What makes a winning idea?
Posted by: Alex
Published: Tuesday, November 8th, 2011
Being creative and coming up with ideas should be a fun and interesting experience. While a winning concept takes work, time and dedication, never lose sight of the innovative, fun and enjoyable approach to the process. If you try too hard or attempt to think too big (and usually stress yourself out in the process) it will be reflected within your end product. While you want to show that you have thought long and hard about your idea, you also want to keep your sense of creativity and personality within everything that you do. Here are some tips on how to do that…
Who, What, When, Where, Why and How…
For each idea you come up with, or every problem you try to find a solution to, it is always a great idea to apply the ‘who, what, when, where, why and how’ formula in order to learn everything you can about the situation and the people in it.
- Who are the people involved and what motivates them?
- What are the major challenges, aims and objectives?
- When is this problem/idea taking place? How much this affect your solution?
- Where will the idea come to life? Does this pose any problems or difficulties/constraints that could affect the idea?
- Why is your idea a good one? Why does it work? And why will it solve problems?
- How do the different people and elements relate to and influence each other? And are the ways they relate problematic?
Collaboration has been a key ingredient for some of the world’s most successful creative enterprises. So actively seek out different people and different experiences as it will help you to look at the world differently and inevitably become open to fresh avenues of inquiry for your ideas.
- Present your ideas to other people and consider their opinions and suggestions.
- Search for contrasting, divergent, varied, even offbeat ways of approaching your topic in order to free your mind of the confines of academic thought.
- Look for inspiration from people who inspire you and perhaps begin where their ideas left off.
Although you might look to other excellent ideas, be inspired by great work or even borrow concepts from famous inventors, always look to add a completely original element to your work. Never copy someone else’s idea. There. Is. Nothing. Creative. About. Recreating. Something. Someone. Else. Has. Done. To avoid this ask yourself the following:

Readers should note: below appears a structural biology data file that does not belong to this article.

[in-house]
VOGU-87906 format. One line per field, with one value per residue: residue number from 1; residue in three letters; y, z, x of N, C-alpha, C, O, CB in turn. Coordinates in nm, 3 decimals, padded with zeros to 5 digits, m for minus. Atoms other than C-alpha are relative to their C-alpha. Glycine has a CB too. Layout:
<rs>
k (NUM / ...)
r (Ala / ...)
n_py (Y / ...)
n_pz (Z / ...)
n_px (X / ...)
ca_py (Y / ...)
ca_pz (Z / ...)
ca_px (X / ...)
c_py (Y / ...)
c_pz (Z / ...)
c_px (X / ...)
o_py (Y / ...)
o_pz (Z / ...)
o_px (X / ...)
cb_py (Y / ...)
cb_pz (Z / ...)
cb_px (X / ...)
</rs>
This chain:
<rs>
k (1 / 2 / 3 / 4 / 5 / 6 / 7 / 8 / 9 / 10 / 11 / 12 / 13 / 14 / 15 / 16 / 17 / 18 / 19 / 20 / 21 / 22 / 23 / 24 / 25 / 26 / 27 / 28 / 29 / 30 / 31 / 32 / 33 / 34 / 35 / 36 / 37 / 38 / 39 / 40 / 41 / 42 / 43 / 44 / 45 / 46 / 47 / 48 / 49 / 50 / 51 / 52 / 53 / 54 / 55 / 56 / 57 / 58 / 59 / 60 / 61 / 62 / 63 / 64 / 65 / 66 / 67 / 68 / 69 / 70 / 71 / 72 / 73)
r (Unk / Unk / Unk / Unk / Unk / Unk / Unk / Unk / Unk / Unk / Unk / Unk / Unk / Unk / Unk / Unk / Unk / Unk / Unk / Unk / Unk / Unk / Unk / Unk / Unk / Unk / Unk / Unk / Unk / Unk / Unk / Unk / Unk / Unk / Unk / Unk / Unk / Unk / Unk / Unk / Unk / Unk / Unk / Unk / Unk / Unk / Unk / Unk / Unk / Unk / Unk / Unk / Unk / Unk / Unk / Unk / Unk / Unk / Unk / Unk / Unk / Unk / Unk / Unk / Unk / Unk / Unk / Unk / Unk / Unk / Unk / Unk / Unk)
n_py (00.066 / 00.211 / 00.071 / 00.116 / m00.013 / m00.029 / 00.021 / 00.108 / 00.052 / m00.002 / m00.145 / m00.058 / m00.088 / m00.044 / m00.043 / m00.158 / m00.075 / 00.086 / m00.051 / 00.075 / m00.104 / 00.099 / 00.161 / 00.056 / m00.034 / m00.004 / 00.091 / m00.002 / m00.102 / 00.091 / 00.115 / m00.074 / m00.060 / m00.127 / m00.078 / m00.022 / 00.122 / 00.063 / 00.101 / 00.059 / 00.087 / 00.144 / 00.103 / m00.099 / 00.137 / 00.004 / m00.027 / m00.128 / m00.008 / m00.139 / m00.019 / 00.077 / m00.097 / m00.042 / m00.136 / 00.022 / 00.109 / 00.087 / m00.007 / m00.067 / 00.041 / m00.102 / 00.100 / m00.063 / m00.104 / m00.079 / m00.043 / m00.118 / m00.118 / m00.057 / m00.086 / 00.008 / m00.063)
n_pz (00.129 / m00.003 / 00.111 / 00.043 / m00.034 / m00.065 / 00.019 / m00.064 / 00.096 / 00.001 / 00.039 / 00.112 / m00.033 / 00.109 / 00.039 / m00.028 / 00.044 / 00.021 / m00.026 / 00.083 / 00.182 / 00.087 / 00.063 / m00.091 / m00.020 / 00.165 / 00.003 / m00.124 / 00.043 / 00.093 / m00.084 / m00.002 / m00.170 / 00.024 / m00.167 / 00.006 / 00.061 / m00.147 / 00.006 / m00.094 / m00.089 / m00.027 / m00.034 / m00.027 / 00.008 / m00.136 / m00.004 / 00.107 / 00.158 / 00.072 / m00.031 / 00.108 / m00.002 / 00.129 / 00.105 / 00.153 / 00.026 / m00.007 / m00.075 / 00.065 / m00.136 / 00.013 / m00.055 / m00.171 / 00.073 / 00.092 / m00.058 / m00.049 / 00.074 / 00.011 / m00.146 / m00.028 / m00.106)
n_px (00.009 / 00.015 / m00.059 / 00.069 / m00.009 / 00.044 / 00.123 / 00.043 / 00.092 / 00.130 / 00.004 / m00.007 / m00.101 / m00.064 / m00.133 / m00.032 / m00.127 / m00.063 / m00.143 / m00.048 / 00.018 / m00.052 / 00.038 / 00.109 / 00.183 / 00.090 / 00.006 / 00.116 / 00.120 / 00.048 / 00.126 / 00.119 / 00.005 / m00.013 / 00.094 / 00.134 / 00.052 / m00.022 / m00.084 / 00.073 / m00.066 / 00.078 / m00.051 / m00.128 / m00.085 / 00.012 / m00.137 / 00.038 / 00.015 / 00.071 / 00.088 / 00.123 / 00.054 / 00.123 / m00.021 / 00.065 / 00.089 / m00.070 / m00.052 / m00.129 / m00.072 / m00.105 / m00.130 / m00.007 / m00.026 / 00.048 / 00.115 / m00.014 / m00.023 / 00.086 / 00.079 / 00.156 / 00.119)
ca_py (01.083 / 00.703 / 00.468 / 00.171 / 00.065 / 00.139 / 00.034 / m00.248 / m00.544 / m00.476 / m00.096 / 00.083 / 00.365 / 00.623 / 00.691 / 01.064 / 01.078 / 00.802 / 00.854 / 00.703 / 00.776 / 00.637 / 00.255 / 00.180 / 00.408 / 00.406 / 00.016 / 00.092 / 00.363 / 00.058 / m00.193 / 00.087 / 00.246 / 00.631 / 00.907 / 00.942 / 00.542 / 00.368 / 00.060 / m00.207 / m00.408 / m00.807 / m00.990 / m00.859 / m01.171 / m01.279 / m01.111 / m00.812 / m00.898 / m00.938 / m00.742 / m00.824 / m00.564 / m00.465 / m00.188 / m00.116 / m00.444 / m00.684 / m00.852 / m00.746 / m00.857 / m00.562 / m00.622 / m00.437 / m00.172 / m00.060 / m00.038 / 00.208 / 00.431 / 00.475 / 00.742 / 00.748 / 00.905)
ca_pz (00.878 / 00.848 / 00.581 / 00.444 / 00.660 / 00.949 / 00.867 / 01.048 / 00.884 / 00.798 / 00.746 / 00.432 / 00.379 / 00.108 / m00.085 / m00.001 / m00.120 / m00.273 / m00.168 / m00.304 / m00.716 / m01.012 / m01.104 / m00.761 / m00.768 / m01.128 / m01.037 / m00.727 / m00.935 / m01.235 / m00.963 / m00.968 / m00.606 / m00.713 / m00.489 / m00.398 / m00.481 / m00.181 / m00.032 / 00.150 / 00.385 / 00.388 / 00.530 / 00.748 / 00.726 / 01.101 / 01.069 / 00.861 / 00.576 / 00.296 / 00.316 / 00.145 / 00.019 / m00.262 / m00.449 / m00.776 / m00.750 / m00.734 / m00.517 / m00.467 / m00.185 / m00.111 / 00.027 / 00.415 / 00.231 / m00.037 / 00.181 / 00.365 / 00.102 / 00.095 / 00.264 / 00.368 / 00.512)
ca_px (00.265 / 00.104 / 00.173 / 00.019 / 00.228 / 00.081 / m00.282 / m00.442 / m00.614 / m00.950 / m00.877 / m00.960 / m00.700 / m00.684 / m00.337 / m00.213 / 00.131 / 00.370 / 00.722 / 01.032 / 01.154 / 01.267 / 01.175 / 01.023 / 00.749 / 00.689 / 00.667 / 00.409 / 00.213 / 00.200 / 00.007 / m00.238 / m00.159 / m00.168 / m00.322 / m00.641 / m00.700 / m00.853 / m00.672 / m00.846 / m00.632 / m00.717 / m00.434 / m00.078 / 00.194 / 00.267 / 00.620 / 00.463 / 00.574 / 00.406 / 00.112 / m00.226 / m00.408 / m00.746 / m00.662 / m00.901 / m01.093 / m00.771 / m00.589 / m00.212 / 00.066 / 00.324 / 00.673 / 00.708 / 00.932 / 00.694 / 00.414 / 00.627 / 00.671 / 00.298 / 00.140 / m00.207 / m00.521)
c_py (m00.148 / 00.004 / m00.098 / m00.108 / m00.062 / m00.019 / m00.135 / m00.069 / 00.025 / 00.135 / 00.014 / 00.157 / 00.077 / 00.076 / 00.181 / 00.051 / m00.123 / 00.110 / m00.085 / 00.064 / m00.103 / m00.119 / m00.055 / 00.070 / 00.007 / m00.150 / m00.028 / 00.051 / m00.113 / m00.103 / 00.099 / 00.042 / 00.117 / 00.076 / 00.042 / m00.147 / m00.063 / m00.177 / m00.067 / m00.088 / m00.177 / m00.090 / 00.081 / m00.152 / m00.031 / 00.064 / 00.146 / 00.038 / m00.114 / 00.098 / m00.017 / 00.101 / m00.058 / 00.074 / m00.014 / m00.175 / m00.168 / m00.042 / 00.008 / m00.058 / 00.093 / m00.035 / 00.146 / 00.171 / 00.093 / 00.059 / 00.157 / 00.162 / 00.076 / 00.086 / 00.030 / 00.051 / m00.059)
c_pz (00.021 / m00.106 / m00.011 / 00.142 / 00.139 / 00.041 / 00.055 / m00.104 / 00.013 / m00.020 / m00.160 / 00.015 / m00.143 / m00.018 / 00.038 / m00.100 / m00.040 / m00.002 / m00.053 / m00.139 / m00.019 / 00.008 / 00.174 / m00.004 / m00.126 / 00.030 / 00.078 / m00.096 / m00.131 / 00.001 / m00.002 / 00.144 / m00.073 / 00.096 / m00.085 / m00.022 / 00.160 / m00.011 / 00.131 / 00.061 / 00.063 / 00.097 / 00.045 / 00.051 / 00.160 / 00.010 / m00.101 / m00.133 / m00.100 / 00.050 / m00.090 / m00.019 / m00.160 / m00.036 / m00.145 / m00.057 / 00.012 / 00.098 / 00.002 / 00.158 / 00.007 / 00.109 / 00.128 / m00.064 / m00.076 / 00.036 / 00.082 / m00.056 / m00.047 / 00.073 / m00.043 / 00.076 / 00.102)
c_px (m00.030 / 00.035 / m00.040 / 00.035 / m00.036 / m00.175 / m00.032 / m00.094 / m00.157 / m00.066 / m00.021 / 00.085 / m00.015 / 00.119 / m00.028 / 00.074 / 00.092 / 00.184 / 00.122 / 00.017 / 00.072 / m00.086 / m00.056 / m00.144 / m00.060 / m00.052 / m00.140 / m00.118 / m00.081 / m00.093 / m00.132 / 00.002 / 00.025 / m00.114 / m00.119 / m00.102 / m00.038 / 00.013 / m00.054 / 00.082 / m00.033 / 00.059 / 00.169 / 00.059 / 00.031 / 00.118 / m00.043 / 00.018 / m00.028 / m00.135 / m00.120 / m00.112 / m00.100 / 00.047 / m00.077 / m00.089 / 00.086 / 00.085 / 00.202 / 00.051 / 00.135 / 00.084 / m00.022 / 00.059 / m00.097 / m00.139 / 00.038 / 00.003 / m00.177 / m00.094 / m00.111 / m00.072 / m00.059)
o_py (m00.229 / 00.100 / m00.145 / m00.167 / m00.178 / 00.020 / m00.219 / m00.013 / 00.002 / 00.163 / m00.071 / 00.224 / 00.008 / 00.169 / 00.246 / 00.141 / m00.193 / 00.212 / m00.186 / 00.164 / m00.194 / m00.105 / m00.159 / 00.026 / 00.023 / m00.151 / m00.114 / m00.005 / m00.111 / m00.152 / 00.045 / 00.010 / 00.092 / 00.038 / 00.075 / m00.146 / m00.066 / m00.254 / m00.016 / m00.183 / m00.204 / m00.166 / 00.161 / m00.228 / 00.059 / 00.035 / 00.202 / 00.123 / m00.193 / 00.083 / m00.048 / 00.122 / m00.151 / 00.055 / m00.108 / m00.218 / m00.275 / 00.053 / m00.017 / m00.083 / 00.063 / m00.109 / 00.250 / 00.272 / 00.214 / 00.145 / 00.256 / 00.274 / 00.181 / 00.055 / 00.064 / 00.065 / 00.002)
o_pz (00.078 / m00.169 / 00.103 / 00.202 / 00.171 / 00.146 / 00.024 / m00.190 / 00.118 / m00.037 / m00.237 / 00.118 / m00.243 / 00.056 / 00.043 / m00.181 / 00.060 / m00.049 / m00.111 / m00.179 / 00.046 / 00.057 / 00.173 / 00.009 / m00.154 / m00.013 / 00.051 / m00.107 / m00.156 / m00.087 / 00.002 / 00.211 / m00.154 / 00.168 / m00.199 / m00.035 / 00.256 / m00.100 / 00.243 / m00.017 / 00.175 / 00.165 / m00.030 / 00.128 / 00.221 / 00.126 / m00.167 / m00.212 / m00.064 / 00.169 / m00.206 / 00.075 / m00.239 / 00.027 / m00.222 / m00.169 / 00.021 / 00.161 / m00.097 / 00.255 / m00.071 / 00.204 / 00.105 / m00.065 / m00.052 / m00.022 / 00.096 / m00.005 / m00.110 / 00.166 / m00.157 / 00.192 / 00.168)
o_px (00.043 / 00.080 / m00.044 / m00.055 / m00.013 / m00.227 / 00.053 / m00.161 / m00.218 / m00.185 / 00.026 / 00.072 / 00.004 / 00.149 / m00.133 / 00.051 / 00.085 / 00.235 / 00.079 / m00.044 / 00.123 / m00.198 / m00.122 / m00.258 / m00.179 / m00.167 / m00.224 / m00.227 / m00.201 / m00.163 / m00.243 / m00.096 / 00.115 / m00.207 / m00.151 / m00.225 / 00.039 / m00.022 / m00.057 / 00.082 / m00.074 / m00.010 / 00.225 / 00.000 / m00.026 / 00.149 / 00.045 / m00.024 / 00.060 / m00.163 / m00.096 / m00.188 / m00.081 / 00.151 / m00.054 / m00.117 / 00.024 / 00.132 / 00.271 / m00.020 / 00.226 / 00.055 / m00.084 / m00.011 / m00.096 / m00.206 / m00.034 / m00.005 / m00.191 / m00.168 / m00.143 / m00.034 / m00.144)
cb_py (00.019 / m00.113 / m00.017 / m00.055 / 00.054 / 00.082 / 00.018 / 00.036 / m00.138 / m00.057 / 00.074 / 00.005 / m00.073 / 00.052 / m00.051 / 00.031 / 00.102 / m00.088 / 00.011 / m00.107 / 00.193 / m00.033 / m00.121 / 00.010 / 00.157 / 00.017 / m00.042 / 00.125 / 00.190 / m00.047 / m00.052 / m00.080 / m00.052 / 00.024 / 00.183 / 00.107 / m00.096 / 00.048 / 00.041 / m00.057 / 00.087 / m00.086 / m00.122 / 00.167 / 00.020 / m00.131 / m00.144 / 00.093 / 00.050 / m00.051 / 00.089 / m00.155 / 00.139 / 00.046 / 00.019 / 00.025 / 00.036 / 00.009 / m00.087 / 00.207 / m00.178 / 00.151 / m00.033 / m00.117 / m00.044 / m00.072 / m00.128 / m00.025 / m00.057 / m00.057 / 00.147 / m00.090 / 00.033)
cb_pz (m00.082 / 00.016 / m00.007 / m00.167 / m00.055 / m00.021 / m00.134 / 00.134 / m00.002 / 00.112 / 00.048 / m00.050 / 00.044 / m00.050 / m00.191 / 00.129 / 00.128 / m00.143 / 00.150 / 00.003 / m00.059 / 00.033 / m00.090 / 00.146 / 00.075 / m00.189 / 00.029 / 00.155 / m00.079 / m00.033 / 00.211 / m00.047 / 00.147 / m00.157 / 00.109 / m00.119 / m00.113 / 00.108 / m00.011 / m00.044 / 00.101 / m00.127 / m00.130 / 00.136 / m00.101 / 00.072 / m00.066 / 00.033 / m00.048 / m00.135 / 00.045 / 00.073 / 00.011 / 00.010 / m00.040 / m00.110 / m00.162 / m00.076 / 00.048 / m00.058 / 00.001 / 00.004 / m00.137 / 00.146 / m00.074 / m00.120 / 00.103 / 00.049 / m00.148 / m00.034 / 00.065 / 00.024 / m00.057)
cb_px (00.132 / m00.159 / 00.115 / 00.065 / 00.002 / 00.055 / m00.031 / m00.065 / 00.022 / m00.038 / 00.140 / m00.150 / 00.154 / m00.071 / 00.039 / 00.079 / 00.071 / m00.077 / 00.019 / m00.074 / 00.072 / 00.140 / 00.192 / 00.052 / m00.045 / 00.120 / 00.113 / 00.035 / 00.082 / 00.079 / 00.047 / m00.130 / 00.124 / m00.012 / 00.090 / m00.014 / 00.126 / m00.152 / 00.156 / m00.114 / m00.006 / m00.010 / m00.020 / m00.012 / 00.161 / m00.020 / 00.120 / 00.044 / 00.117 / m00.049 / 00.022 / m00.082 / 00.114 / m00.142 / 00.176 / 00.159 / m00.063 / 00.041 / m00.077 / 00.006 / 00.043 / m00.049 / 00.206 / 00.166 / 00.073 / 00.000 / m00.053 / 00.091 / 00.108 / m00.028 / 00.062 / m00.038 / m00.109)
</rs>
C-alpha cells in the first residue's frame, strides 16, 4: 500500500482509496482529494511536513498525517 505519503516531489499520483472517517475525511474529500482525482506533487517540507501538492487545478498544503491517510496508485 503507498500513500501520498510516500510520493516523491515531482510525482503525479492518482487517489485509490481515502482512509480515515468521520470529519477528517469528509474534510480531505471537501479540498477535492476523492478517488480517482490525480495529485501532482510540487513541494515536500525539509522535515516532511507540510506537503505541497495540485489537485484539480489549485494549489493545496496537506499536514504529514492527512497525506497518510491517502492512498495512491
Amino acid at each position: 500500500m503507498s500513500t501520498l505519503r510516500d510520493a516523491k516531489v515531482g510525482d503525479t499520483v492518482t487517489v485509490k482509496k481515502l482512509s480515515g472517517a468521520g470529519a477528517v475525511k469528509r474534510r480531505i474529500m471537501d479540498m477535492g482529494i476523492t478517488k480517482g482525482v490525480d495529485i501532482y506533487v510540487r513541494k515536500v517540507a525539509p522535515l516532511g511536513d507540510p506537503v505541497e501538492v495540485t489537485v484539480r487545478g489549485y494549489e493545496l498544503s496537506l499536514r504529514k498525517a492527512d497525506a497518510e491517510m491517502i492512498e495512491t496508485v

- How can you take your idea to the next level and add a completely original element to it?
- What makes my idea different? Or how can I make my idea different?
- Identify the resources you need, materially and financially, and how you will secure them. Are your targets realistic?
- Is each step in your plan manageable and achievable?
- Anticipate how your solutions may or may not work, how they might go wrong, what the next steps will be if they work.
- Reflect on your work, both in terms of what’s working and what’s not.
Lastly but by no means least, present your idea well. It should be clear, concise and look professional. PowerPoint presentations, PDFs, or designed documents are preferable if possible. However if they are not, use an easily readable font, keep it to one page of text and thoroughly check your work for mistakes.
We leave you today with quotes from previous winners of The Bigger Idea briefs and what they think makes a winning idea.
“When first thinking of a creative idea, we don’t hold back. It’s much easier trying to tone down a huge, exciting idea, then trying to jazz up a dull one!” – Rob and Stu
“A winning idea is simple, understands the brief and pays attention to detail” – Stephanie Josephs
“Creativity, Originality and most of the time – a little insanity” – Nobby and Cal
“A good idea doesn’t need to complicated or complex, nor does it need to have all types of media chucked at it. A good idea is simple, easy to execute and grabs peoples’ attention” – Charlotte and Danny